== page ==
Heterogeneity was tested by Cochran Q and I 2 statistics [29]. For the Q statistic, P < 0.1 was considered statistically significant; and for the I 2 statistic, I 2 values of ~25%, 50%, and 75% are considered to reflect low, moderate, and high heterogeneity, respectively. Subgroup analyses were conducted to investigate potential sources of heterogeneity, including study design, gender, age, region, diagnostic criteria number of cases, and the covariates adjusted in the analysis (age, smoking, alcohol consumption, physical activity, family history of hypertension, education, intake of sodium, and body mass index). We performed a sensitivity analysis by excluding one study at a time to assess the stability of results and potential sources of heterogeneity. Potential publication bias was evaluated by the Egger’s test [30] and results were considered to indicate publication bias at P < 0.10. All analyses involved use of Stata 12.1 (Stata Corp, College Station, TX, USA).

Results

Characteristics of studies

We identified eight articles of 10 cohort studies in PubMed and Embase for the meta-analysis (Fig. 1). In total, the review included 243,869 individuals and 58,094 incident cases of hypertension. The main characteristics of each study are presented in Table 1.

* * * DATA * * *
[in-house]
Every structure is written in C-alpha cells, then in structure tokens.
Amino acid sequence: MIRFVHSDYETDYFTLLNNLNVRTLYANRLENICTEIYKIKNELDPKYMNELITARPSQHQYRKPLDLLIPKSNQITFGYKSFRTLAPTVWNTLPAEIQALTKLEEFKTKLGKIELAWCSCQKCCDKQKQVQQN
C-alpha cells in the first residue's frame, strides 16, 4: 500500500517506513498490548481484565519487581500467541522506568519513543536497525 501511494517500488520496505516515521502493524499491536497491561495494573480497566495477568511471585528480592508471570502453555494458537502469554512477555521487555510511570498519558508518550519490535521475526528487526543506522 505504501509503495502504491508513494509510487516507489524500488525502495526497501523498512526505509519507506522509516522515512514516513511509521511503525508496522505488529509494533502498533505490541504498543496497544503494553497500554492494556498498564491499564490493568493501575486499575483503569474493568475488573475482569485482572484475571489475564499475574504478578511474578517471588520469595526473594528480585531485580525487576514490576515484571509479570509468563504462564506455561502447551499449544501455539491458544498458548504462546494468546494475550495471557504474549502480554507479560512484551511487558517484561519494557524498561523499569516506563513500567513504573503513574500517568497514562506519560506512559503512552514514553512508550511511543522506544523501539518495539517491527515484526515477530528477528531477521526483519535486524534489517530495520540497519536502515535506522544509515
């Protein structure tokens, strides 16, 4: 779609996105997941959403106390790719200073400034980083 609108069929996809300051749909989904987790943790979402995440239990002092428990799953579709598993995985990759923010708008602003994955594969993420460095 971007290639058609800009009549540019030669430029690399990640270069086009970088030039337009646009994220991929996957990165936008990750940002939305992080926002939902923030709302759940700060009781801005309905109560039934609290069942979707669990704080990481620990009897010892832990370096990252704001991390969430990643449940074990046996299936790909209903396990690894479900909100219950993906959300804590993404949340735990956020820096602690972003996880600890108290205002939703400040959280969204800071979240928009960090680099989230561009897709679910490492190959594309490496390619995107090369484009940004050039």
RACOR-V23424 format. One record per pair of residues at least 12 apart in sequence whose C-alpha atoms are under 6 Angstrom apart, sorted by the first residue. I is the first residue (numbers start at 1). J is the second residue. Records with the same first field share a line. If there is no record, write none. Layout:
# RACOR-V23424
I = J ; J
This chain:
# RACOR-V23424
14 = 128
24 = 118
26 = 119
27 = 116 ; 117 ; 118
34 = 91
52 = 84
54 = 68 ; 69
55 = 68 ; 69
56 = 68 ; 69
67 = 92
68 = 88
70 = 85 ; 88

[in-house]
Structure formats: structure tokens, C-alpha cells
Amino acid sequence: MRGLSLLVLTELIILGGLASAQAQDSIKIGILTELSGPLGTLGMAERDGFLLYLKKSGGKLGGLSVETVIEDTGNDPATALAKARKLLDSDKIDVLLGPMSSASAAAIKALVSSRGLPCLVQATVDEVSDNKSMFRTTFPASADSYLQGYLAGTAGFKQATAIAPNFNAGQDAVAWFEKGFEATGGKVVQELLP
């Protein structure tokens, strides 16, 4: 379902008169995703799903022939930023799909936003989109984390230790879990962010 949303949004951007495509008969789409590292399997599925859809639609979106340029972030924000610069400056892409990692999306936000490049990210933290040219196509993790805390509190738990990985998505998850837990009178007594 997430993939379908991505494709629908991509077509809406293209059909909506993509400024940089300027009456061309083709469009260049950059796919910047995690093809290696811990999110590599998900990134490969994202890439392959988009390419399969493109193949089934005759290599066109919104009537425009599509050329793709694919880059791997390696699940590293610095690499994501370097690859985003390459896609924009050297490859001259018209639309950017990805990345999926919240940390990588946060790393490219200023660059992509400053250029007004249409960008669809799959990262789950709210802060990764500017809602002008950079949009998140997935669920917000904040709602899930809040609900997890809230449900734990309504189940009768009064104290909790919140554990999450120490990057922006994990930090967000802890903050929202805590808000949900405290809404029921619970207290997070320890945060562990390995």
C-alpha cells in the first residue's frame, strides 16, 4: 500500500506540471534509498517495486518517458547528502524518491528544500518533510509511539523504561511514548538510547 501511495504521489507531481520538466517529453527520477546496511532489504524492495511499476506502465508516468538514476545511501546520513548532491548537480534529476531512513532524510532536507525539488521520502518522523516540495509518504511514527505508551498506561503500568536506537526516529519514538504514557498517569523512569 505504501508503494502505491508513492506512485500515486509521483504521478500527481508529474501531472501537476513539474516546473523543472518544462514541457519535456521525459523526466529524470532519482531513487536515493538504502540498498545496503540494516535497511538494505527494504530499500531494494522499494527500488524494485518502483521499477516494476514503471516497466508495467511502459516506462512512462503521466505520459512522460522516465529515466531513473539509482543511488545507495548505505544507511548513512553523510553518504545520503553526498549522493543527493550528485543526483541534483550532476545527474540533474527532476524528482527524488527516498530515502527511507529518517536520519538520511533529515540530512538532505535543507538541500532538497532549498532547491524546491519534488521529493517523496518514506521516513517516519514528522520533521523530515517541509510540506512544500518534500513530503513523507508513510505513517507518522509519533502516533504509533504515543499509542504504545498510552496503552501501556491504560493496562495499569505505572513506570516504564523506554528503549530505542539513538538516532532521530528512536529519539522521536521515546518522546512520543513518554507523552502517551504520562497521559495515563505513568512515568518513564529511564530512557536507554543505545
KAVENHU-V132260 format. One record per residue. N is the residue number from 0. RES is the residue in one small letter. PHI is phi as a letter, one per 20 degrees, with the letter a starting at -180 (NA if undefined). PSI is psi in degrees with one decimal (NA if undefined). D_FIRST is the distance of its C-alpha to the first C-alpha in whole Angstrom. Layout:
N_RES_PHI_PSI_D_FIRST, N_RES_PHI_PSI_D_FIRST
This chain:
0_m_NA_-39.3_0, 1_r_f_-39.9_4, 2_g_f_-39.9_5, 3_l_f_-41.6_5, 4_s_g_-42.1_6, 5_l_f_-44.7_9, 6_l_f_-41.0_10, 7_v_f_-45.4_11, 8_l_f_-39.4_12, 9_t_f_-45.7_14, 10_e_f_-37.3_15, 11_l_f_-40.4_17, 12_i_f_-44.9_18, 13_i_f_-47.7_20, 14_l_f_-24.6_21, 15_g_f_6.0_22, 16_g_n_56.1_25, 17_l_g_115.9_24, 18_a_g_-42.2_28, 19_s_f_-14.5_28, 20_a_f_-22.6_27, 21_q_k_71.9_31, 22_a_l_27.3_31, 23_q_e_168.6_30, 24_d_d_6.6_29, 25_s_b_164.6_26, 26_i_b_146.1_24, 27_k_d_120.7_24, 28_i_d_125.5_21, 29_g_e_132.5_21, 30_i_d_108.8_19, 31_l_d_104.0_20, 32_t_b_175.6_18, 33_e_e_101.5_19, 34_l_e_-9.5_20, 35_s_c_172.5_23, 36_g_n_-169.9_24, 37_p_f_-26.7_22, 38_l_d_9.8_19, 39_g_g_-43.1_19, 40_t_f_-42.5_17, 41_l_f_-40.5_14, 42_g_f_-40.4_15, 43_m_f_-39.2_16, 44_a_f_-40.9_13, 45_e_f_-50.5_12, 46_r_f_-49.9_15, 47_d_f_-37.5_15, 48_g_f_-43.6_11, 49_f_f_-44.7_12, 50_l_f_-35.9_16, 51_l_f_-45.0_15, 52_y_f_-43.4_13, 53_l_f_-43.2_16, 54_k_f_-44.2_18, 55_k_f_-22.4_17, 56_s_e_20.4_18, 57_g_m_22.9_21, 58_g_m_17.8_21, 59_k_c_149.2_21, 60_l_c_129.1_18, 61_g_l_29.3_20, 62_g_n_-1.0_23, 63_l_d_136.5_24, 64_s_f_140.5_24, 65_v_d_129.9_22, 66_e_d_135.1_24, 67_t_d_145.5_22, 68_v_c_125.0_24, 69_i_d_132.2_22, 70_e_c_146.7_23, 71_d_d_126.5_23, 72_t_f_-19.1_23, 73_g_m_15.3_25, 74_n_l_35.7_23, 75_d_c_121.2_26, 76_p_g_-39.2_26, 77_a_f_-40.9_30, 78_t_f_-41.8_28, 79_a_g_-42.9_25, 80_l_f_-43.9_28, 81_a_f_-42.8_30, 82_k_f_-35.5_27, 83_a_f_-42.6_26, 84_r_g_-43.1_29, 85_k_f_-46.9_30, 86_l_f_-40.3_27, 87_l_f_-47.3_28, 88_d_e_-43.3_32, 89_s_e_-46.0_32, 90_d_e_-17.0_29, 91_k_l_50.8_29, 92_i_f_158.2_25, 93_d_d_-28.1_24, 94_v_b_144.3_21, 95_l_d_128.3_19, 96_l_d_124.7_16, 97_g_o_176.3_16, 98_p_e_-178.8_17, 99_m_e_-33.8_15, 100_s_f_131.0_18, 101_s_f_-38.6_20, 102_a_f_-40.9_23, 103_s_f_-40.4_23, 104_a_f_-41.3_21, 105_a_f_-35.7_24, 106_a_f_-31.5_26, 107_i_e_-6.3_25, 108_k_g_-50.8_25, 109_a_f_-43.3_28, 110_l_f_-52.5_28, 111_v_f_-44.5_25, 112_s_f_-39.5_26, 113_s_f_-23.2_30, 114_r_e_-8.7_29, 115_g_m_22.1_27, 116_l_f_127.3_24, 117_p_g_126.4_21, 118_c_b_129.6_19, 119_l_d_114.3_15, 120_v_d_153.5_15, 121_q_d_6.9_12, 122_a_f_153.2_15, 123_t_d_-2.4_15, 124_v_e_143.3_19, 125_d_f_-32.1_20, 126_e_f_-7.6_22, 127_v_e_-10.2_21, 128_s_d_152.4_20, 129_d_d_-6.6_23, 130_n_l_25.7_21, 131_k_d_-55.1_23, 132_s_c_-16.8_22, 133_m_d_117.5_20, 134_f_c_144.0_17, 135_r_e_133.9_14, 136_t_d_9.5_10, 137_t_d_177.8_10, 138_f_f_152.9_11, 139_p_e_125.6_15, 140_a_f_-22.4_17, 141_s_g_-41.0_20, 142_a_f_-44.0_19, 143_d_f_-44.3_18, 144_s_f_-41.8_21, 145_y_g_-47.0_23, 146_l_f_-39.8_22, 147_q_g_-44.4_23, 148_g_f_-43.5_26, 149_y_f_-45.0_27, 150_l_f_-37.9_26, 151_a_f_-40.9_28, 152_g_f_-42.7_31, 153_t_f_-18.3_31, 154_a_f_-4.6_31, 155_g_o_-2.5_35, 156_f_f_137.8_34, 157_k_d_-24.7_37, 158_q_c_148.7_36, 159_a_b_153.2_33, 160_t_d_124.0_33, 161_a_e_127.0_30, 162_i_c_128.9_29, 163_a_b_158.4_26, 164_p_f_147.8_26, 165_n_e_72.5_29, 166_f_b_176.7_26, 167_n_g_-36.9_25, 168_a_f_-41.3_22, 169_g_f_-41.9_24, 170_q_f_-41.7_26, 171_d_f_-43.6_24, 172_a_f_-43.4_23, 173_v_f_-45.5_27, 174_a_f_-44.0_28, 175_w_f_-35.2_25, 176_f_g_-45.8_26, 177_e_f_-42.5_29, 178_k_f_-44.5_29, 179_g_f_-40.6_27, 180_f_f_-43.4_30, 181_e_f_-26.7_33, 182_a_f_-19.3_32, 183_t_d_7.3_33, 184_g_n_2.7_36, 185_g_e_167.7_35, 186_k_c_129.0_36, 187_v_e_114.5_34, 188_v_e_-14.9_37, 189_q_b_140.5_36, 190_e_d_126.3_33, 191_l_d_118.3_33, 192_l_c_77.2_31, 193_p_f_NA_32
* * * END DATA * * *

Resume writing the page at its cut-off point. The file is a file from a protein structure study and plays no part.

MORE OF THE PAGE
Fig. 1
Fig. 1

Flowchart of study selection for the meta-analysis

Table 1 Basic characteristics of cohort studies investigating the association of coffee consumption and incident hypertension

Overall, four studies were conducted in the United States, one in Asia, and five in Europe. In all, four articles did not distinguish between gender, one article described stratified analyses by gender, and three described analysis of only men or women. Of these, five articles defined hypertension as systolic BP ≥140 mm Hg or/and diastolic BP ≥90 mm Hg or use of antihypertensive medication and three defined as self-reported hypertension. Results of cohort study quality assessment (score 0–9) yielded an average score of 7.78 (Supplementary Table 2).

High vs. low coffee consumption analysis

The pooled results of different levels of coffee consumption categories compared with the lowest category are shown in Fig. 2. Compared with the lowest category (median consumption 0 cups/day), the pooled RR for incident hypertension was 0.95 (95% CI 0.91–0.99, I 2 = 44.0%, P heterogeneity = 0.066) for individuals in the highest category of consumption (6.2 cups/day), 0.96 (95% CI 0.89–1.03, I 2 = 61.8%, P heterogeneity = 0.011) for individuals in the second highest category of consumption (4.5 cups/day), 1.02 (95% CI 0.97–1.06, I 2 = 58.9%, P heterogeneity = 0.017) for individuals in the third highest category of consumption (1.5 cups/day). In the sensitivity analyses, removing one study at a time did not change the pooled risk substantially in any of the three coffee consumption levels. We found no evidence of publication bias for the highest (P = 0.305), for the second highest (P = 0.393), and for the third highest level of coffee consumption (P = 0.154) vs. the lowest consumption by Egger’s test.